Methods for Overriding Styles in WordPress

Let's say you manage a WordPress site. You chose, purchase, and install a pre-made theme. Say you added a few items you came across in the WordPress plugin directory to add some advanced features to the site. This is the awesomeness that is the WordPress ecosystem. It's relatively easy for anyone with light technical chops to get a website off the ground and wrangle together something powerful without having to build everything from scratch. It just works great and your website looks wonderful.

Until it doesn't.

I do a little work for a WordPress plugin. The number one thing that gets reported to the support team is, without a doubt, are situations where the plugin conflicts with either the installed theme or another installed plugin. The person reporting the problem has the plugin installed, but what it is doing looks nothing like the screenshots advertised by the plugin.

This can be extremely irritating for the person managing the site. If this plugin is downloaded from the WordPress directory, then it ought to work right out of the box, right?

You could argue this is an unrealistic expectation when you consider that most themes and plugins are developed by different people. It's understandable that mashing code from multiple authors into the same site will lead to at least some conflicts now and then, despite everyone's best intentions to deliver good work.

This post is going to look into the specific area of style conflicts and ways to overcome them.

I'll start off by saying that it's a tough position being a WordPress theme or plugin developer. On one hand, any stylesheets a plugin includes need to be opinionated enough so that they do what they need to do and look great. On the other hand, they need to respect the work of the active theme and other plugin developers so that the styles play nicely together. It's a balance that even a trained tightrope walker can appreciate.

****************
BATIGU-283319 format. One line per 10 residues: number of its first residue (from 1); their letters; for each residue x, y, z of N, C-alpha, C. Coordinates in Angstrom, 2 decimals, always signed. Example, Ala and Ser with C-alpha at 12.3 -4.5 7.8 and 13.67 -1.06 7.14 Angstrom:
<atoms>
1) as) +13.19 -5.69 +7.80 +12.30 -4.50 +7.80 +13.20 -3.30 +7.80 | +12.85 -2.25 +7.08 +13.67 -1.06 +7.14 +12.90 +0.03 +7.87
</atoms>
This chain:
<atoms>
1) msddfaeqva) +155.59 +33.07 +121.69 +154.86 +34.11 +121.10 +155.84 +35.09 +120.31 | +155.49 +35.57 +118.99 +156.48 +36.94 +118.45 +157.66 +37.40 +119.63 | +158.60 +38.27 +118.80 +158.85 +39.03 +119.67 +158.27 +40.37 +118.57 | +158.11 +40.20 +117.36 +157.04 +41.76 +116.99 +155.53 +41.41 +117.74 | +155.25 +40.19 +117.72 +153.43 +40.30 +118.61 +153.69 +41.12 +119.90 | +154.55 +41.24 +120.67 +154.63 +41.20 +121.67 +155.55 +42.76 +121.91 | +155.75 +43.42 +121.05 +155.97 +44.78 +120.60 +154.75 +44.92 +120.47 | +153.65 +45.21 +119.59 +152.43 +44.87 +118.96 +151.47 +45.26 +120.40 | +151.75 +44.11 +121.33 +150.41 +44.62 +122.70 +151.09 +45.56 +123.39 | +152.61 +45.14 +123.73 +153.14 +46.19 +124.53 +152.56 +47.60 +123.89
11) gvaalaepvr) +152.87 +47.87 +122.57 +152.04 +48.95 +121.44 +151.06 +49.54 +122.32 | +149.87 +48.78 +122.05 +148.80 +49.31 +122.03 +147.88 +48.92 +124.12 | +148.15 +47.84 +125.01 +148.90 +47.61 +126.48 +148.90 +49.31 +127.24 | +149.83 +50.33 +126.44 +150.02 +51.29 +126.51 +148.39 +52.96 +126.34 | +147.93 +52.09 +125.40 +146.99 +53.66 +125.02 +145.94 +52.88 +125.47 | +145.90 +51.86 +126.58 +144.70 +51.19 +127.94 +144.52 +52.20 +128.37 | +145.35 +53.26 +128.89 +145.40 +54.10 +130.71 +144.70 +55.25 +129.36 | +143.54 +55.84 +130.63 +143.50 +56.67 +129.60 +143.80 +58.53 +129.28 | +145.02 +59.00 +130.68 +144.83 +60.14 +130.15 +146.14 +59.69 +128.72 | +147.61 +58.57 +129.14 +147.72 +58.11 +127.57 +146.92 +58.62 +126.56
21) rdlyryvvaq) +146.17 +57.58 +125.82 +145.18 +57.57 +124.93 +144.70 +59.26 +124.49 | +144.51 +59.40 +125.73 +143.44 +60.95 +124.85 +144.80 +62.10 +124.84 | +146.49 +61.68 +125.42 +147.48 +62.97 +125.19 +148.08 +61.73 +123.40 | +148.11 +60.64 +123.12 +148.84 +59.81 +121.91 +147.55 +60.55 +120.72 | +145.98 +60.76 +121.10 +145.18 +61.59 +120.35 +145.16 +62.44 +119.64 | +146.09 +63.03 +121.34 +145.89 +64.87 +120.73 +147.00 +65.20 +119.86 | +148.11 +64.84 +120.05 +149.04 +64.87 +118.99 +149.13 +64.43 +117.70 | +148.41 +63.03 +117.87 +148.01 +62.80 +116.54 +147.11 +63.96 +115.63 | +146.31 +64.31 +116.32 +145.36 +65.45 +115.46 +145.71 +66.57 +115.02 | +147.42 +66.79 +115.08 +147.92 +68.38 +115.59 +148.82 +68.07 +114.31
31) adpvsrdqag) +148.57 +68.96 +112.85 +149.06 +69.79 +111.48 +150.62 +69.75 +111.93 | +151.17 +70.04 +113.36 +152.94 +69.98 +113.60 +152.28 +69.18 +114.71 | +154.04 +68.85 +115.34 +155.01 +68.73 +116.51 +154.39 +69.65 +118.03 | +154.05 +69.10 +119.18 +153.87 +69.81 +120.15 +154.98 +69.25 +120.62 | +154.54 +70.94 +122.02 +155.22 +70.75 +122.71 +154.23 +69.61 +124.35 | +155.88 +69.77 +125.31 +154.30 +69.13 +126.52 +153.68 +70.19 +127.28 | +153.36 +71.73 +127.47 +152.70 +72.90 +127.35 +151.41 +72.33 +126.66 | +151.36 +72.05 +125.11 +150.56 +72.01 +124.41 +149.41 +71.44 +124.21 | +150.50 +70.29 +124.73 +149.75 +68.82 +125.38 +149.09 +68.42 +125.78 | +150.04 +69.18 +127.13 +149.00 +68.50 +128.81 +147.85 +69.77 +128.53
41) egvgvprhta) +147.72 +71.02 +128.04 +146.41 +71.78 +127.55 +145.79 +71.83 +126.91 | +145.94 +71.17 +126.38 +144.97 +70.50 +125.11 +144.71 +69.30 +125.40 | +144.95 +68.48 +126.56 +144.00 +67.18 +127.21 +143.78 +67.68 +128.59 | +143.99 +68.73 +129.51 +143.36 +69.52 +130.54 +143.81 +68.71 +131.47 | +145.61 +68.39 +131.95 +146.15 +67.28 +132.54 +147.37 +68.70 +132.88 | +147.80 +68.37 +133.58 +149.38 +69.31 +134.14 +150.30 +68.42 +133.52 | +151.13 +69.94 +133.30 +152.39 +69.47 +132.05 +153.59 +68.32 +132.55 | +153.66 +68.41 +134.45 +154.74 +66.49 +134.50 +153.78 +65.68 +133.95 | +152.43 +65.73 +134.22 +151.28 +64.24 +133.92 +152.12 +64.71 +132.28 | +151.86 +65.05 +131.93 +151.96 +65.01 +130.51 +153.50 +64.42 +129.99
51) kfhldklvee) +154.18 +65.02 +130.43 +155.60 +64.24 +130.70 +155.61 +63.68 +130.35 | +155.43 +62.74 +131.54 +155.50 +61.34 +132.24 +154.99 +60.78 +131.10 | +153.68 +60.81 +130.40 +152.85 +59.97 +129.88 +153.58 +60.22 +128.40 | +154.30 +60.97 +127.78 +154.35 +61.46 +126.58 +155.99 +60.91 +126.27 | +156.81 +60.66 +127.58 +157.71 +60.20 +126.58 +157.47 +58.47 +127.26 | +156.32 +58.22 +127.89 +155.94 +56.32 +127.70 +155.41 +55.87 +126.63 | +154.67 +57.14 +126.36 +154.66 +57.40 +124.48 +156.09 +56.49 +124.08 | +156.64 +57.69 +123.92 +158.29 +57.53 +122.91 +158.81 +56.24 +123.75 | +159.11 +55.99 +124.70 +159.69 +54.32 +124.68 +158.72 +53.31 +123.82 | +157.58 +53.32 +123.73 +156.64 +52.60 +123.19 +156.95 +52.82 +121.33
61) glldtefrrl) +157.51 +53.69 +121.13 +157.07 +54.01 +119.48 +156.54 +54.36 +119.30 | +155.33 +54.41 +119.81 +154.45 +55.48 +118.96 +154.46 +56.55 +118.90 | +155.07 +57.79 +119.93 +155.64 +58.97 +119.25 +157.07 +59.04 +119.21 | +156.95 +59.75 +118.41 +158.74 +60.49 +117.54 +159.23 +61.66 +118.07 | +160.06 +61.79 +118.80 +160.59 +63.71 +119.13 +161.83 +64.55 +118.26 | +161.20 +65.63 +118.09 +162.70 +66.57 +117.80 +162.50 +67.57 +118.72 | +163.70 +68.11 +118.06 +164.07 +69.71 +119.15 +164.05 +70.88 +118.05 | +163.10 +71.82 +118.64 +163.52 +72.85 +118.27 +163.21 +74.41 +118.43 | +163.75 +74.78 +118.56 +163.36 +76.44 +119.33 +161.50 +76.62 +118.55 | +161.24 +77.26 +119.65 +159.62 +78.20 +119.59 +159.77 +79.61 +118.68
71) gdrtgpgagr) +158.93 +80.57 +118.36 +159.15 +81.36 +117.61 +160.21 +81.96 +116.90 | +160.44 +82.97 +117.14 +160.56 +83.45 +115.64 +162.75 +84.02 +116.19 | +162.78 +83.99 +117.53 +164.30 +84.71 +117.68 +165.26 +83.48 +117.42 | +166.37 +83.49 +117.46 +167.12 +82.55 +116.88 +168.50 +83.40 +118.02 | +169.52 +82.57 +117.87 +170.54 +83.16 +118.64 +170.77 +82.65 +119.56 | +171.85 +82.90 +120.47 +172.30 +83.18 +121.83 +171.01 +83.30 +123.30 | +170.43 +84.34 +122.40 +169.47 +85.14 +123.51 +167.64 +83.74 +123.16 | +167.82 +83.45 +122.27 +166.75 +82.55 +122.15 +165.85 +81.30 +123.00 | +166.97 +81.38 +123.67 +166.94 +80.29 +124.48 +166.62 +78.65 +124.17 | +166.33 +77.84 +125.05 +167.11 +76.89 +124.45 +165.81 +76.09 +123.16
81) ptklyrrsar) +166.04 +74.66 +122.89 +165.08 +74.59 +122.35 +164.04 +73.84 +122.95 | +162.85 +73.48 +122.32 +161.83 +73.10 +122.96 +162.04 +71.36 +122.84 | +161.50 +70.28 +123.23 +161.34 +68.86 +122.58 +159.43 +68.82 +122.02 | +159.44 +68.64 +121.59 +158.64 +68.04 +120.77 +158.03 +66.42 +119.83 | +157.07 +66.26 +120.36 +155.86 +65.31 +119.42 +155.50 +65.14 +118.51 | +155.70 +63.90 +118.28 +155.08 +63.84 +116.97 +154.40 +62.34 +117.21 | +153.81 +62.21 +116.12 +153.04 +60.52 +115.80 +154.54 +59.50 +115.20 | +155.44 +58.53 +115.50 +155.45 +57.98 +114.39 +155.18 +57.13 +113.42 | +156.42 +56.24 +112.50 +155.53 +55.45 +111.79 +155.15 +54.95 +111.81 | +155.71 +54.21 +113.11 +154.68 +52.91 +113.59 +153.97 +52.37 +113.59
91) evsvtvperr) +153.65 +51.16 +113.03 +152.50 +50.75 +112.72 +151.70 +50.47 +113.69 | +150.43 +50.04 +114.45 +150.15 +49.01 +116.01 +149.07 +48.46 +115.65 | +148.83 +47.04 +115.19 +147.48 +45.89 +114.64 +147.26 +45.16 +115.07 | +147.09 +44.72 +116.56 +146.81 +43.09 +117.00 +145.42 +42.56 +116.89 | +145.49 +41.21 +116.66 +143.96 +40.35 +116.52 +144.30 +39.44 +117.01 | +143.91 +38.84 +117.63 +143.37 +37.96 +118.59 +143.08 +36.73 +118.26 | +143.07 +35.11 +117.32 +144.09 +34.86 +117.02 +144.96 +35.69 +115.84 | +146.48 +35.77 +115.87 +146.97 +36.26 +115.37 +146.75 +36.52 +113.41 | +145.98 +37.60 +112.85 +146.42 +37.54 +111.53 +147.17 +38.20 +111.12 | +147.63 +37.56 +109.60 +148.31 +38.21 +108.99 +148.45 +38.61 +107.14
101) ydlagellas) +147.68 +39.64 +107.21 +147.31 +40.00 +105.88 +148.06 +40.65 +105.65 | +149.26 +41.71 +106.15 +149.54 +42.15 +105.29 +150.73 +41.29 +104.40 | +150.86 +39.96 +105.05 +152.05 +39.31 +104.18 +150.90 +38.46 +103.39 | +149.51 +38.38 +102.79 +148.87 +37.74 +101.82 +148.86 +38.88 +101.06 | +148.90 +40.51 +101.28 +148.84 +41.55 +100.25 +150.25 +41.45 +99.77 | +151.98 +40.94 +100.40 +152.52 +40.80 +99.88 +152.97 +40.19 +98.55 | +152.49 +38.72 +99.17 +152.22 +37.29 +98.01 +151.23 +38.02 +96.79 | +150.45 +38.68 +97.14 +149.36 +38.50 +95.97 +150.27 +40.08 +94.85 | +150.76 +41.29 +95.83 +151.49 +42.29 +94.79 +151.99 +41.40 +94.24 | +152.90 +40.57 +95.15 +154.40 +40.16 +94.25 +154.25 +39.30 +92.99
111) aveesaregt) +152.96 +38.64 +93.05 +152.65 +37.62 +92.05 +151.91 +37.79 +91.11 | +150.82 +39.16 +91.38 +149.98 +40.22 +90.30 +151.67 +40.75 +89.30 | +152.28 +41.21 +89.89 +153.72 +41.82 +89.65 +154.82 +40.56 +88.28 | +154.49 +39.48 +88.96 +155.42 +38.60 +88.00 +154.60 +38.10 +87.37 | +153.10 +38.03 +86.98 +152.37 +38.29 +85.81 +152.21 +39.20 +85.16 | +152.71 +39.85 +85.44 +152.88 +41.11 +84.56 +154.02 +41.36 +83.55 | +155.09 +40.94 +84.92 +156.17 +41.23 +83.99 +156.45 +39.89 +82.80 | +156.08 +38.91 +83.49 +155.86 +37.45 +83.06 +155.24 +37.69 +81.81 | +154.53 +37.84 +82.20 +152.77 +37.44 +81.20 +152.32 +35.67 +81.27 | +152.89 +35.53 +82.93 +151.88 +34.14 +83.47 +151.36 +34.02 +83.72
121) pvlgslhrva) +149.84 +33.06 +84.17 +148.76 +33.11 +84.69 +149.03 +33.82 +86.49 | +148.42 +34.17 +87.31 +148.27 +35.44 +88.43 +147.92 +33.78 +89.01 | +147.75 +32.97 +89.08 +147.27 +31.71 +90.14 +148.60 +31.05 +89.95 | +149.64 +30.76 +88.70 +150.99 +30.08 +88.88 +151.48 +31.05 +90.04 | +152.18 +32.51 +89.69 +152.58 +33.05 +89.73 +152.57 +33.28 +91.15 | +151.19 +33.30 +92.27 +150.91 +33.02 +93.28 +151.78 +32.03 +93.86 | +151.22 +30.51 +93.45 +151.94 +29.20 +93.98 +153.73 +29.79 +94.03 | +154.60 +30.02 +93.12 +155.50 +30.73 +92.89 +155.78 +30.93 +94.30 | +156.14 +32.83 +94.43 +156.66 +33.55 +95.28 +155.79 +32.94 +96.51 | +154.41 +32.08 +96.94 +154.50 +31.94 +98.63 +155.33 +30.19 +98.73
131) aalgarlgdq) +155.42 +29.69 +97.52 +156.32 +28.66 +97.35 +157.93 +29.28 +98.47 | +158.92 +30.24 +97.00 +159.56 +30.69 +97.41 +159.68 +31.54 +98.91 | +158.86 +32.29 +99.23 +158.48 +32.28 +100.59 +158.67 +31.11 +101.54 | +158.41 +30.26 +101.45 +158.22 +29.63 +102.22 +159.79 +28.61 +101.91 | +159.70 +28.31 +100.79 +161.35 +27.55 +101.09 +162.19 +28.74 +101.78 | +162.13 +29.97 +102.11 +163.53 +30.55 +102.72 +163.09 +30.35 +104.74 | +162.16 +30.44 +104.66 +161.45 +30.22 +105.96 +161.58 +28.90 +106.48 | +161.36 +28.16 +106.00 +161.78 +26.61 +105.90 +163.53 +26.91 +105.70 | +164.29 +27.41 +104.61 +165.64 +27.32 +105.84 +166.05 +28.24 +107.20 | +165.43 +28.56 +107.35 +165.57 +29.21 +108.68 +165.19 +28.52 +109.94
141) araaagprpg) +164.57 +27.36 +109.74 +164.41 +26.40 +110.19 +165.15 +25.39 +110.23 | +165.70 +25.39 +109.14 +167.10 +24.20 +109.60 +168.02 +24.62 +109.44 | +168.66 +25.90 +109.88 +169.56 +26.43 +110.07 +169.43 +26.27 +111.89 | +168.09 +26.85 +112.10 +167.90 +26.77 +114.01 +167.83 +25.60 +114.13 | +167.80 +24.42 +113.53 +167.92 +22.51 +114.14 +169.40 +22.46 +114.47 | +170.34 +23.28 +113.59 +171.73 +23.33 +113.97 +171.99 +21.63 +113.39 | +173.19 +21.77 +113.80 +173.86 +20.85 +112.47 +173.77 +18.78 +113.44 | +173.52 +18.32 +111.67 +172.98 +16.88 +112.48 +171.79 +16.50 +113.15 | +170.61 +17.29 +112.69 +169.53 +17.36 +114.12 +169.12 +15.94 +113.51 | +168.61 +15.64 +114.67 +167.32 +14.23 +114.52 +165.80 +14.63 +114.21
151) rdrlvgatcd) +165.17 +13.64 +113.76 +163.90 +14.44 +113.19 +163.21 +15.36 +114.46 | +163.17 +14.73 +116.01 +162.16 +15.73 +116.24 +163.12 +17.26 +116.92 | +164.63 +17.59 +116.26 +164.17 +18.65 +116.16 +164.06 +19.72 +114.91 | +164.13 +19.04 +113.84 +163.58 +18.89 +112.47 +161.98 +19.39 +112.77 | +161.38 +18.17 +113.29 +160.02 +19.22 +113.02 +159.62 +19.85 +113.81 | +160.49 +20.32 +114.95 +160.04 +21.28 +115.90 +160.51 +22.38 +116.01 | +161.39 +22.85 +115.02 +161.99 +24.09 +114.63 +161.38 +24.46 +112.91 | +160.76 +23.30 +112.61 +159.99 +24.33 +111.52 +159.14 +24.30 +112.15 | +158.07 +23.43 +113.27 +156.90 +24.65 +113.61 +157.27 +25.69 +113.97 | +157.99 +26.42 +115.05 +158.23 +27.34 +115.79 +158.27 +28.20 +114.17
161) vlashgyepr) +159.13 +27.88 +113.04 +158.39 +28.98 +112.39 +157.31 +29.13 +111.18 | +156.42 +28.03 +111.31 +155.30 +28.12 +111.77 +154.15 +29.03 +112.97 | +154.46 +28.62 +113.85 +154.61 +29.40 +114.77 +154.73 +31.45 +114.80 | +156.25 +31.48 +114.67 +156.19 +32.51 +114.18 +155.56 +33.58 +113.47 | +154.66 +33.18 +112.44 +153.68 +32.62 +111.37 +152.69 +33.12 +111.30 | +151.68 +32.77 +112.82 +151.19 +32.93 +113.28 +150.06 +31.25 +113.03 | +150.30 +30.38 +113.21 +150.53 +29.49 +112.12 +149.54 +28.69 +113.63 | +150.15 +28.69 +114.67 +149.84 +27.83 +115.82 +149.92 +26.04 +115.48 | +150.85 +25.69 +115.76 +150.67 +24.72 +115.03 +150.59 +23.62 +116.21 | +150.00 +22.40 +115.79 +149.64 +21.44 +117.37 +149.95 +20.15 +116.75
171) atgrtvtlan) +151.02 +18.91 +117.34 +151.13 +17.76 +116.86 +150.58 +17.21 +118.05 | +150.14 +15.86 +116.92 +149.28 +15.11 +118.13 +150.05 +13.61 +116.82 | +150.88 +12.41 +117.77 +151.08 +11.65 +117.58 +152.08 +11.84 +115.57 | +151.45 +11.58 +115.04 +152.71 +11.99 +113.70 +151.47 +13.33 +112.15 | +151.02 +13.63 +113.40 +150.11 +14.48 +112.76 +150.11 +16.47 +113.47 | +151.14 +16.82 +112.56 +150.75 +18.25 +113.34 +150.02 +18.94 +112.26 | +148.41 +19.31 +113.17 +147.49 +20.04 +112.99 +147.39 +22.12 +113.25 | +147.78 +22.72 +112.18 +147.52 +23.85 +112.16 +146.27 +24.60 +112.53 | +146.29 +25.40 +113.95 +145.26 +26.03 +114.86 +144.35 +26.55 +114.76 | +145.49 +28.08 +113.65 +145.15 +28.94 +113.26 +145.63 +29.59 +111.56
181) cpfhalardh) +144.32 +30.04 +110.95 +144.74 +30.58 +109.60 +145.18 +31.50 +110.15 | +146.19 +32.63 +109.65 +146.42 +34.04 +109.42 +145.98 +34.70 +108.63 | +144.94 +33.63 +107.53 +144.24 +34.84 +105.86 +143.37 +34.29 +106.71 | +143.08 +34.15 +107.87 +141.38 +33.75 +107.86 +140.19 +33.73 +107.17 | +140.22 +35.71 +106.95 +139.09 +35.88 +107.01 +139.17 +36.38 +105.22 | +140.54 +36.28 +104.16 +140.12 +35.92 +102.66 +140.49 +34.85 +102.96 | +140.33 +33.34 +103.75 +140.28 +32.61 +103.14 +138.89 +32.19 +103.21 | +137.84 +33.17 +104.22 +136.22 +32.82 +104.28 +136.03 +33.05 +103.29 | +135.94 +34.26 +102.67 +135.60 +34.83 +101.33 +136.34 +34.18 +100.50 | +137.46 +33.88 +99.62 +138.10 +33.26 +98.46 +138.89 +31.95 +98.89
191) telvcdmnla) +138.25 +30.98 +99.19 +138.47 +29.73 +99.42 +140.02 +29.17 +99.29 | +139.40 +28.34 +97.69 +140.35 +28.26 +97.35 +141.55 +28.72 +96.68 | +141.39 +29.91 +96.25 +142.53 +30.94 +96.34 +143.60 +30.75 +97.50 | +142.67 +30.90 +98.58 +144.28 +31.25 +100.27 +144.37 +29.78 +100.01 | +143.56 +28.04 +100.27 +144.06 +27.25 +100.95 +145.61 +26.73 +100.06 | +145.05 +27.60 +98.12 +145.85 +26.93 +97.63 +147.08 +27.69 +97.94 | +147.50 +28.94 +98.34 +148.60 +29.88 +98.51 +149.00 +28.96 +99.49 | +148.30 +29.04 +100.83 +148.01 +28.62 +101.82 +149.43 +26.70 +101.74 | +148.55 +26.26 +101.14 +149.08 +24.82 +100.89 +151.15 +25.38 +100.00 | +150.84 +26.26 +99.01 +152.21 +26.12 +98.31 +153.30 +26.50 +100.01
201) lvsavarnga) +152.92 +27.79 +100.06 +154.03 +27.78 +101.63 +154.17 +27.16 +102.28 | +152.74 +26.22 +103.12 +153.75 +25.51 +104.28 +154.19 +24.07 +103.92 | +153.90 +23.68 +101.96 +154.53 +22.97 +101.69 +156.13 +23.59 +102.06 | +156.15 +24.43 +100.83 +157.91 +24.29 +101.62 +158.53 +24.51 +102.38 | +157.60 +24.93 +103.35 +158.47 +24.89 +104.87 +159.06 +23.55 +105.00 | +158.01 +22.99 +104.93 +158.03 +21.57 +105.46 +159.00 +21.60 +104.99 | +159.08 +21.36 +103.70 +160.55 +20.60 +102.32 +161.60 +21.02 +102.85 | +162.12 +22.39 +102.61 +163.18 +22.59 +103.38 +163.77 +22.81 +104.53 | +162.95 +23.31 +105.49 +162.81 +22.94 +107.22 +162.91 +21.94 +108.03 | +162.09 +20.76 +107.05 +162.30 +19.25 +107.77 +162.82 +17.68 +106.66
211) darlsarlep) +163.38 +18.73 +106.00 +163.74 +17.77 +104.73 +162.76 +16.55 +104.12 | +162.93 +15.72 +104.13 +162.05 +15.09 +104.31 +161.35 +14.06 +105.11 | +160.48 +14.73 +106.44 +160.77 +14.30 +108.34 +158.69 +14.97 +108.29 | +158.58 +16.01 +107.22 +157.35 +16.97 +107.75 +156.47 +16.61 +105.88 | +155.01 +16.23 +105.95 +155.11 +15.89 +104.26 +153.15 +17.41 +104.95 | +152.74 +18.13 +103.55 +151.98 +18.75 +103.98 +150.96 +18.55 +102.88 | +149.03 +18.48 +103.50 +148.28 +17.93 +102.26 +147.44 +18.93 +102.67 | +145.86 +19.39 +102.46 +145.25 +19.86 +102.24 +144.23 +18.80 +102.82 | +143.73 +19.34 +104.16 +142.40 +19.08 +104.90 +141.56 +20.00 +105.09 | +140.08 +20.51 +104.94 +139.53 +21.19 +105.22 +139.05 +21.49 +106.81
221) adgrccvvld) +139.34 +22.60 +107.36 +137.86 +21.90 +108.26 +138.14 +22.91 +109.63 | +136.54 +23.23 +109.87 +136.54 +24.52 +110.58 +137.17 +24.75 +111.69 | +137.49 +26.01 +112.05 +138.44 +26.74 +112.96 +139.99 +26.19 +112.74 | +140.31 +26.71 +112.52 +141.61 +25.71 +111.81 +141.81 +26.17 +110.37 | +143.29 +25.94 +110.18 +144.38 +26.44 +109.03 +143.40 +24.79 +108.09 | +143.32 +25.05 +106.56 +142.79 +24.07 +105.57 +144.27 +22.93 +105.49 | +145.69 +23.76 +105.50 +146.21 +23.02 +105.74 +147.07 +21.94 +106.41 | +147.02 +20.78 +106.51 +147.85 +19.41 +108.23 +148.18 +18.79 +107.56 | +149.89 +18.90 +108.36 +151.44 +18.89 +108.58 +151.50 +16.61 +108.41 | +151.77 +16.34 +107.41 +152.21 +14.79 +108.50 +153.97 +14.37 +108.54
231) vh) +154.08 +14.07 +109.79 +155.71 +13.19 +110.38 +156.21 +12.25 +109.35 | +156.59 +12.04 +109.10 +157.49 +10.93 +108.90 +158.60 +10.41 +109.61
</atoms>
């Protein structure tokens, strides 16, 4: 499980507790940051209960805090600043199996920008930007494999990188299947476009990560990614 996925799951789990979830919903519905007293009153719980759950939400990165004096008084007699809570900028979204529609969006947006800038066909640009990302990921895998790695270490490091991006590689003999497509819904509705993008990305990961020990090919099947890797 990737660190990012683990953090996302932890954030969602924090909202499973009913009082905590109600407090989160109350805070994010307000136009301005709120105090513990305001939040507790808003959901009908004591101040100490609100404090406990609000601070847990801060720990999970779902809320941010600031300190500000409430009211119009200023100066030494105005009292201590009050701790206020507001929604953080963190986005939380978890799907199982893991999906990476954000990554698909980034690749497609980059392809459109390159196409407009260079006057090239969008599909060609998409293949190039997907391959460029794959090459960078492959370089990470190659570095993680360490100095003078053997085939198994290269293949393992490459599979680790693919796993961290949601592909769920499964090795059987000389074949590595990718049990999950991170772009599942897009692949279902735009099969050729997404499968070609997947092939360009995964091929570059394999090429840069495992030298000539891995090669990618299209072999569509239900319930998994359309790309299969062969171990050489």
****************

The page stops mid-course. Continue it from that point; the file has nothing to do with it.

We're not going to talk about the different methods WordPress plugin developers have to make theme and plugin styles more compatible or theme-able. Instead, we're going to look at the different ways we can override conflicting CSS in WordPress that allow you to take control of the styling for any component of a WordPress site, regardless of whether it originates from the theme or a plugin.

Override Styles in the Active Theme

All WordPress sites employ a theme. CSS-Tricks runs on WordPress and it has its own custom theme, which contains all the template and style files needed to generate this post. Well, assuming you're reading this on the site and not from a syndicated feed.

The point being that all themes require at least two files, one of which is the magical `style.css`. This file is required because it contains information about the theme that WordPress would be unable to recognize the theme without.

Those of you who know a thing or two about WordPress might want to stop me here because style.css does not have to contain CSS and you would be right. It does not have to and we could simply add our own stylesheet to the header of the theme instead and use style.css as a shell for the theme to be recognized. That's legit. However, the file was indeed intended to be the primary location of a theme's files, regardless of how we choose to develop our sites.

If your theme uses the file to contain the theme styles, you can modify it directly to change any of the styling properties of your site. It can also be used to add and override styles that might come packaged in plugins or other third-party sources.

Override Styles in a Child Theme

The active theme method is only great if you are the developer of the theme. Many folks, however, roll with themes made by other developers. I'm sure you've seen the many theme marketplaces out there that sell premium WordPress themes that you purchase, download, and install into WordPress. That's what we're talking about.

If you're using one of these themes, then best practice is to manage your customizations in a child theme. This is really a fancy way of describing the process of creating a new folder in your WordPress `wp-content/themes` directory that is the same name as your parent theme, only with `-child` appended to it.

For example, if our parent theme directory is called `css-tricks` then our child theme directory would be called `css-tricks-child`. This directory requires `style.css` just like the parent directory and it will be loaded on the site after the parent theme's `style.css` file so that any styles contained in the child theme version will override the parent.